New York State
Speculation continues about who could replace Jay Jacobs
At an informal meeting, state Democratic Committee members floated state Sen. Jessica Ramos' name - and Rep. Adriano Espaillat is in the mix too, sources say.
As speculation continues around the future of state Democratic Party Chair Jay Jacobs, two new names have entered the conversation around who may replace him: state Sen. Jessica Ramos and Rep. Adriano Espaillat.
A group of about two dozen state Democratic Committee members met over the weekend to discuss the electoral failures of the party in this year’s congressional races, as well as the prospect of replacing Jacobs, according to people at the meeting. Calls for Jacobs’ resignation continue to grow after Democrats lost several House seats earlier this month. According to multiple sources who were part of that meeting, Ramos’ name came up as a potential candidate who could take on the challenge of leading the state Democratic Party. The sources said that Ramos has made calls to express her interest in the role and to gauge reactions.
One state committee member said that Ramos garnered excitement at the weekend meeting. But another expressed reservations. “I’m not sure a legislator who tries to start beef publicly with a fellow Democrat is the coalition-builder we’re looking for in our next state party chair,” the committee member, who requested anonymity to speak candidly, told City & State, referencing Ramos’ criticisms of Rep. Alexandria Ocasio-Cortez, whose Queens congressional district overlaps with Ramos’, over the summer. Ramos did not return a request for comment.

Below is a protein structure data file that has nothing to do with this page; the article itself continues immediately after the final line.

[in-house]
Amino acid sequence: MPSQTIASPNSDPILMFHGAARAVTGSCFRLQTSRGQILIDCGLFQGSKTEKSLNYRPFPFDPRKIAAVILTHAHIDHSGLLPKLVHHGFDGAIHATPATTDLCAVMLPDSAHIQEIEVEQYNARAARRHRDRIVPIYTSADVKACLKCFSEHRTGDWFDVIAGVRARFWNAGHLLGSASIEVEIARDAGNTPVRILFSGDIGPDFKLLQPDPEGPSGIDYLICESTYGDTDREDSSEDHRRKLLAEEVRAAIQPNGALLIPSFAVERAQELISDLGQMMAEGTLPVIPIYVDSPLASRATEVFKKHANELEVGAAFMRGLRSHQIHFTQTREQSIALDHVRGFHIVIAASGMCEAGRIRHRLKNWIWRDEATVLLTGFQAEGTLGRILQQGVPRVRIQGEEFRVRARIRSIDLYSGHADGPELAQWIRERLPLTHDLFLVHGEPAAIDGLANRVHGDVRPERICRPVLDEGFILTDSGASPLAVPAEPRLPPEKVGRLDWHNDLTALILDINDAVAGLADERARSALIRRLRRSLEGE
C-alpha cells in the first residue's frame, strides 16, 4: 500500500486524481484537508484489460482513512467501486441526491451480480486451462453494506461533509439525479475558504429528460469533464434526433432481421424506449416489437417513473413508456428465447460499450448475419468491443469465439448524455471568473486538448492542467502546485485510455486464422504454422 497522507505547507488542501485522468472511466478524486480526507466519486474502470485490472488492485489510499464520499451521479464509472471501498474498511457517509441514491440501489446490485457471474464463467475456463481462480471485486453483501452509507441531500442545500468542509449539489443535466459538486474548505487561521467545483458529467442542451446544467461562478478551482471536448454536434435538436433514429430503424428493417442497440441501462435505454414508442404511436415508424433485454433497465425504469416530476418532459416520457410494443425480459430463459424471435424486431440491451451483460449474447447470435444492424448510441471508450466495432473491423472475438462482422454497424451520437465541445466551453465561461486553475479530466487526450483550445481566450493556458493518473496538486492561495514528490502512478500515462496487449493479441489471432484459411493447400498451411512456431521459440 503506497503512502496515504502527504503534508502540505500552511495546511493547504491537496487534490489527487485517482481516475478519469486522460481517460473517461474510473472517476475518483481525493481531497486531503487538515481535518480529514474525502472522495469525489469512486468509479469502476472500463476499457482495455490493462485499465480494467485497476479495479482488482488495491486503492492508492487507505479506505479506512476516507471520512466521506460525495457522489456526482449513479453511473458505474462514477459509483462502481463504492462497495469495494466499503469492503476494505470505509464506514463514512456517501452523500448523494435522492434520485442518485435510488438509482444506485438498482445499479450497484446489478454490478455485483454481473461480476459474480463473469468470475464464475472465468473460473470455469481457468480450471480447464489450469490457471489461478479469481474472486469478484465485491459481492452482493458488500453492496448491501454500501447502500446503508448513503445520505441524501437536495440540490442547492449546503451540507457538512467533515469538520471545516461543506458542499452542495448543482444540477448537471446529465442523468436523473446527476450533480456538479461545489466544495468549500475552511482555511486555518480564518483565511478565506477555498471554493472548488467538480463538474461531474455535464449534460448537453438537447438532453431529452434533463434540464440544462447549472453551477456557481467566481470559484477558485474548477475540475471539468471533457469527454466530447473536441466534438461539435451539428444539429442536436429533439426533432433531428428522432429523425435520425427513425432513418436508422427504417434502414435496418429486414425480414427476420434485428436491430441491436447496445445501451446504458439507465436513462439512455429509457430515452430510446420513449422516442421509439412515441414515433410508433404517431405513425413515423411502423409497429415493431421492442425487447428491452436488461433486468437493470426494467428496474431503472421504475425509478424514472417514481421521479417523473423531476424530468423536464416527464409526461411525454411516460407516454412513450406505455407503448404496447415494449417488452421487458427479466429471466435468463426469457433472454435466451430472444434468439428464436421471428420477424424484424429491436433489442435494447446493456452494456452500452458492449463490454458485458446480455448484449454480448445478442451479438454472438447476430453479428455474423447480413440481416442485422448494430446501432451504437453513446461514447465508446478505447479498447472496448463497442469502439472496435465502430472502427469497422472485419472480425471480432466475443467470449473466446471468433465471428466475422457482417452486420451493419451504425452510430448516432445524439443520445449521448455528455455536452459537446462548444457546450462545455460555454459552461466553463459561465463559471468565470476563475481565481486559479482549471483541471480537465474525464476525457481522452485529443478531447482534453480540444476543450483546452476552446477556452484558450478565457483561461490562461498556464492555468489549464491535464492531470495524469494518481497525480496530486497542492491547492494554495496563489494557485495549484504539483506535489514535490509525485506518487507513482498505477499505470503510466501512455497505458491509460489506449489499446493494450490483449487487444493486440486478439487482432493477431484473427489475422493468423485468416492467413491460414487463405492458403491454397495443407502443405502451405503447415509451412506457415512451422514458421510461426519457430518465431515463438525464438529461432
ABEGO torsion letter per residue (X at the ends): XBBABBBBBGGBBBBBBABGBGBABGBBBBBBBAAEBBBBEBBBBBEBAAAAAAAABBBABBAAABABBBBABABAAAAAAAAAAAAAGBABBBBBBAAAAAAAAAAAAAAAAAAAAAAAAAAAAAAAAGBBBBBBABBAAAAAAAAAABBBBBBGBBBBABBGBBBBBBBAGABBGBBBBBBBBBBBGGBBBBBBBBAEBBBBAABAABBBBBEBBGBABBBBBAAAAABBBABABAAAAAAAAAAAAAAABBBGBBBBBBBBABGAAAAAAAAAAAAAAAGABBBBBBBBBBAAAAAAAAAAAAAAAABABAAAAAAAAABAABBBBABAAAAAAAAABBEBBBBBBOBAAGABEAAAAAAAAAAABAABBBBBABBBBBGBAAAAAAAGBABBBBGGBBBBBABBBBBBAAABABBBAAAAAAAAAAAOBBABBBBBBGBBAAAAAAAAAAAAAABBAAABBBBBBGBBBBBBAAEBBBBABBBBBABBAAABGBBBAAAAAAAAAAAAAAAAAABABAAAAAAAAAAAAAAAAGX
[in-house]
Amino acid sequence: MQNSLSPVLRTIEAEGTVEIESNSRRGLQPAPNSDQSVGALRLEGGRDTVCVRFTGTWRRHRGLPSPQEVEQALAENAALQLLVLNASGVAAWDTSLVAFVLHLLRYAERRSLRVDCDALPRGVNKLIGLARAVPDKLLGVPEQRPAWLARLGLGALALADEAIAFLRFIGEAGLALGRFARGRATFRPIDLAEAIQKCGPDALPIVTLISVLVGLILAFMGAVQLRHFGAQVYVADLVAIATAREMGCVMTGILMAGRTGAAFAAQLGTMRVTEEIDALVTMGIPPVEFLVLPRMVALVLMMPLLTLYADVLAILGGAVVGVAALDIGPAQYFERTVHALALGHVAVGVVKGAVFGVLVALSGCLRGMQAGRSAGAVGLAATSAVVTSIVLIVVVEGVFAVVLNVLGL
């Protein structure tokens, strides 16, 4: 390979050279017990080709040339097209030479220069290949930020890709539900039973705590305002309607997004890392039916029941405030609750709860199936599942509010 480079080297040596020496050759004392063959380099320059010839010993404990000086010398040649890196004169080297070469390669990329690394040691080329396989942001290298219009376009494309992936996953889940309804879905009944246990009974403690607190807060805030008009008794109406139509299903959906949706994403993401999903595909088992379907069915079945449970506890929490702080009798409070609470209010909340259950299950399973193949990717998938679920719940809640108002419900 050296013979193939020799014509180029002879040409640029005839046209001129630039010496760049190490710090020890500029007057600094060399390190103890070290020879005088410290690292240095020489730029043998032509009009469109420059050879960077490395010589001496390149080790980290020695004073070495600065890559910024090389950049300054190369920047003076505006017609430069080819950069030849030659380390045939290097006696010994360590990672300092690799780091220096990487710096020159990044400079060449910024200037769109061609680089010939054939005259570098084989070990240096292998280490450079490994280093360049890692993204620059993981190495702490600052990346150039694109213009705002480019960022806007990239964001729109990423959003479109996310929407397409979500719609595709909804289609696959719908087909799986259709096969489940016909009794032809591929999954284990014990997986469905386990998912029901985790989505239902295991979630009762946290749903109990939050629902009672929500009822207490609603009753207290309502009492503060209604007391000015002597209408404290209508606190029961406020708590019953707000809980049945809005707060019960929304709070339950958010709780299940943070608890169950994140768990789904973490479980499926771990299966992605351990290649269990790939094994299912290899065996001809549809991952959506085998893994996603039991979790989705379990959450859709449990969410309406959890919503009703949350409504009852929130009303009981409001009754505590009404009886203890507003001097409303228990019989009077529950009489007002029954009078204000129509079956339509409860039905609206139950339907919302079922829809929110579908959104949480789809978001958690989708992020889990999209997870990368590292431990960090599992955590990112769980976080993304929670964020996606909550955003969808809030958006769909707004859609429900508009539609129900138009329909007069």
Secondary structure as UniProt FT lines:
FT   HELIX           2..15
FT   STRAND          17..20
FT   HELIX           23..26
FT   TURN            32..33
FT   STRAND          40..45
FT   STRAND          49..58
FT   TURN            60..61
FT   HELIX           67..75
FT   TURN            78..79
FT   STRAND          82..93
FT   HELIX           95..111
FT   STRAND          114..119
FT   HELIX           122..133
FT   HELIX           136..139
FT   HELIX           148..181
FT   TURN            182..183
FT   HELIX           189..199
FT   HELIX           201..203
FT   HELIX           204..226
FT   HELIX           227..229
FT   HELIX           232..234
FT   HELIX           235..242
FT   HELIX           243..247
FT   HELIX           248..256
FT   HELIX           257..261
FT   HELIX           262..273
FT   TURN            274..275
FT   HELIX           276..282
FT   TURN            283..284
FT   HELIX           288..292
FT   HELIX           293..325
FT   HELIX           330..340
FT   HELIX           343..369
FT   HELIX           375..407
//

A few politicos also tell City & State that Gov. Kathy Hochul has quietly begun looking for someone to replace Jacobs. Multiple sources say that she’s specifically looking at Espaillat, who in recent years has made moves to establish himself as a political power broker in his part of Manhattan and the Bronx. State committee members who attended the informal meeting over the weekend said that the rumors surrounding Espaillat came up, but that most there did not support the idea of him becoming chair. Publicly, Hochul has continued to back Jacobs and maintained that she has no plans to shake up leadership of the state Democratic Party. A spokesperson for Espaillat did not immediately offer comment about whether he’s seeking the position.
Jacobs has faced increasing calls to step down since the election, culminating in a letter signed by over 1,000 elected officials, committee members, organizations and individuals demanding a new chair take his place. Not long after, a letter of support for Jacobs circulated among county chairs, gaining 41 signatures among local Democratic Party leaders. Since City & State first reported on the signatories, at least one county chair has said he didn’t sign the letter despite his name being present.
With reporting by Jeff Coltin
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